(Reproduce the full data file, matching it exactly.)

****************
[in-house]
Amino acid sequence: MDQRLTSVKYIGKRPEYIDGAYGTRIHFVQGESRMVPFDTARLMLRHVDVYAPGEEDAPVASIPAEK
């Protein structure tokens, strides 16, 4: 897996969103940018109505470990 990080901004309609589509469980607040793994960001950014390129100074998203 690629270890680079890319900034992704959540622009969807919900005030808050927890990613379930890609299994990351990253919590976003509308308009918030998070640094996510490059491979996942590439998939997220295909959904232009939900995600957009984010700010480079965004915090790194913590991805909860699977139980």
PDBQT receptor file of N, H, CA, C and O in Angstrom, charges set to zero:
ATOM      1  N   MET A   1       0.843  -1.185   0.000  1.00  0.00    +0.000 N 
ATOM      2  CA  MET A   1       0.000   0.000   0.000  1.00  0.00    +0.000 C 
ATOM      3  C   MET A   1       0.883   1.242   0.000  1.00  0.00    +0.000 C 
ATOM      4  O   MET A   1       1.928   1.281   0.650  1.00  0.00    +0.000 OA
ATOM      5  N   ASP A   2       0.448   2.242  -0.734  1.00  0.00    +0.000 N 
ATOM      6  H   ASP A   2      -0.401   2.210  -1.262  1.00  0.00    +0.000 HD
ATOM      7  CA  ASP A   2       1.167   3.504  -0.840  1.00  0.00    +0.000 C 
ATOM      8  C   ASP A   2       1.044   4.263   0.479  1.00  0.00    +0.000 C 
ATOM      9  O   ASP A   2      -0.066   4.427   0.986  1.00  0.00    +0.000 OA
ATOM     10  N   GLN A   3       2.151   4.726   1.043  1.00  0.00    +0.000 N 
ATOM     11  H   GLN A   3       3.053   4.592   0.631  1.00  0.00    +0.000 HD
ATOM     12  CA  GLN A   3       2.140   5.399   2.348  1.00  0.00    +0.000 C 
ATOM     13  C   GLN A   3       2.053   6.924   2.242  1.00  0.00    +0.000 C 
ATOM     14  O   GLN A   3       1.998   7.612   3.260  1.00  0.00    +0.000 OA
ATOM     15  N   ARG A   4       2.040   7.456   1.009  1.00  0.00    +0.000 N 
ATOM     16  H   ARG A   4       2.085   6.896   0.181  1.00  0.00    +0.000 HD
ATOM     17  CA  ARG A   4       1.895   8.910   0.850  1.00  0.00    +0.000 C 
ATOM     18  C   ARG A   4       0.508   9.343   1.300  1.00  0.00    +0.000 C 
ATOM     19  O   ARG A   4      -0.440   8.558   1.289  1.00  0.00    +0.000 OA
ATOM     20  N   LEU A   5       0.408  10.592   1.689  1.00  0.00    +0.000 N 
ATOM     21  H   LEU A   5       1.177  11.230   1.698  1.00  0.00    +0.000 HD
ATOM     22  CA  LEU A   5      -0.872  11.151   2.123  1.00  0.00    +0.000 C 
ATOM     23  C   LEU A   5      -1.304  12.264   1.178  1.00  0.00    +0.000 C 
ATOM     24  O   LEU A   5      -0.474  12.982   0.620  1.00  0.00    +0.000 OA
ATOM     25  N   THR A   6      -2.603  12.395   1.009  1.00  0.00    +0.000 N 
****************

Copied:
[in-house]
Amino acid sequence: MDQRLTSVKYIGKRPEYIDGAYGTRIHFVQGESRMVPFDTARLMLRHVDVYAPGEEDAPVASIPAEK
């Protein structure tokens, strides 16, 4: 897996969103940018109505470990 990080901004309609589509469980607040793994960001950014390129100074998203 690629270890680079890319900034992704959540622009969807919900005030808050927890990613379930890609299994990351990253919590976003509308308009918030998070640094996510490059491979996942590439998939997220295909959904232009939900995600957009984010700010480079965004915090790194913590991805909860699977139980």
PDBQT receptor file of N, H, CA, C and O in Angstrom, charges set to zero:
ATOM      1  N   MET A   1       0.843  -1.185   0.000  1.00  0.00    +0.000 N 
ATOM      2  CA  MET A   1       0.000   0.000   0.000  1.00  0.00    +0.000 C 
ATOM      3  C   MET A   1       0.883   1.242   0.000  1.00  0.00    +0.000 C 
ATOM      4  O   MET A   1       1.928   1.281   0.650  1.00  0.00    +0.000 OA
ATOM      5  N   ASP A   2       0.448   2.242  -0.734  1.00  0.00    +0.000 N 
ATOM      6  H   ASP A   2      -0.401   2.210  -1.262  1.00  0.00    +0.000 HD
ATOM      7  CA  ASP A   2       1.167   3.504  -0.840  1.00  0.00    +0.000 C 
ATOM      8  C   ASP A   2       1.044   4.263   0.479  1.00  0.00    +0.000 C 
ATOM      9  O   ASP A   2      -0.066   4.427   0.986  1.00  0.00    +0.000 OA
ATOM     10  N   GLN A   3       2.151   4.726   1.043  1.00  0.00    +0.000 N 
ATOM     11  H   GLN A   3       3.053   4.592   0.631  1.00  0.00    +0.000 HD
ATOM     12  CA  GLN A   3       2.140   5.399   2.348  1.00  0.00    +0.000 C 
ATOM     13  C   GLN A   3       2.053   6.924   2.242  1.00  0.00    +0.000 C 
ATOM     14  O   GLN A   3       1.998   7.612   3.260  1.00  0.00    +0.000 OA
ATOM     15  N   ARG A   4       2.040   7.456   1.009  1.00  0.00    +0.000 N 
ATOM     16  H   ARG A   4       2.085   6.896   0.181  1.00  0.00    +0.000 HD
ATOM     17  CA  ARG A   4       1.895   8.910   0.850  1.00  0.00    +0.000 C 
ATOM     18  C   ARG A   4       0.508   9.343   1.300  1.00  0.00    +0.000 C 
ATOM     19  O   ARG A   4      -0.440   8.558   1.289  1.00  0.00    +0.000 OA
ATOM     20  N   LEU A   5       0.408  10.592   1.689  1.00  0.00    +0.000 N 
ATOM     21  H   LEU A   5       1.177  11.230   1.698  1.00  0.00    +0.000 HD
ATOM     22  CA  LEU A   5      -0.872  11.151   2.123  1.00  0.00    +0.000 C 
ATOM     23  C   LEU A   5      -1.304  12.264   1.178  1.00  0.00    +0.000 C 
ATOM     24  O   LEU A   5      -0.474  12.982   0.620  1.00  0.00    +0.000 OA
ATOM     25  N   THR A   6      -2.603  12.395   1.009  1.00  0.00    +0.000 N 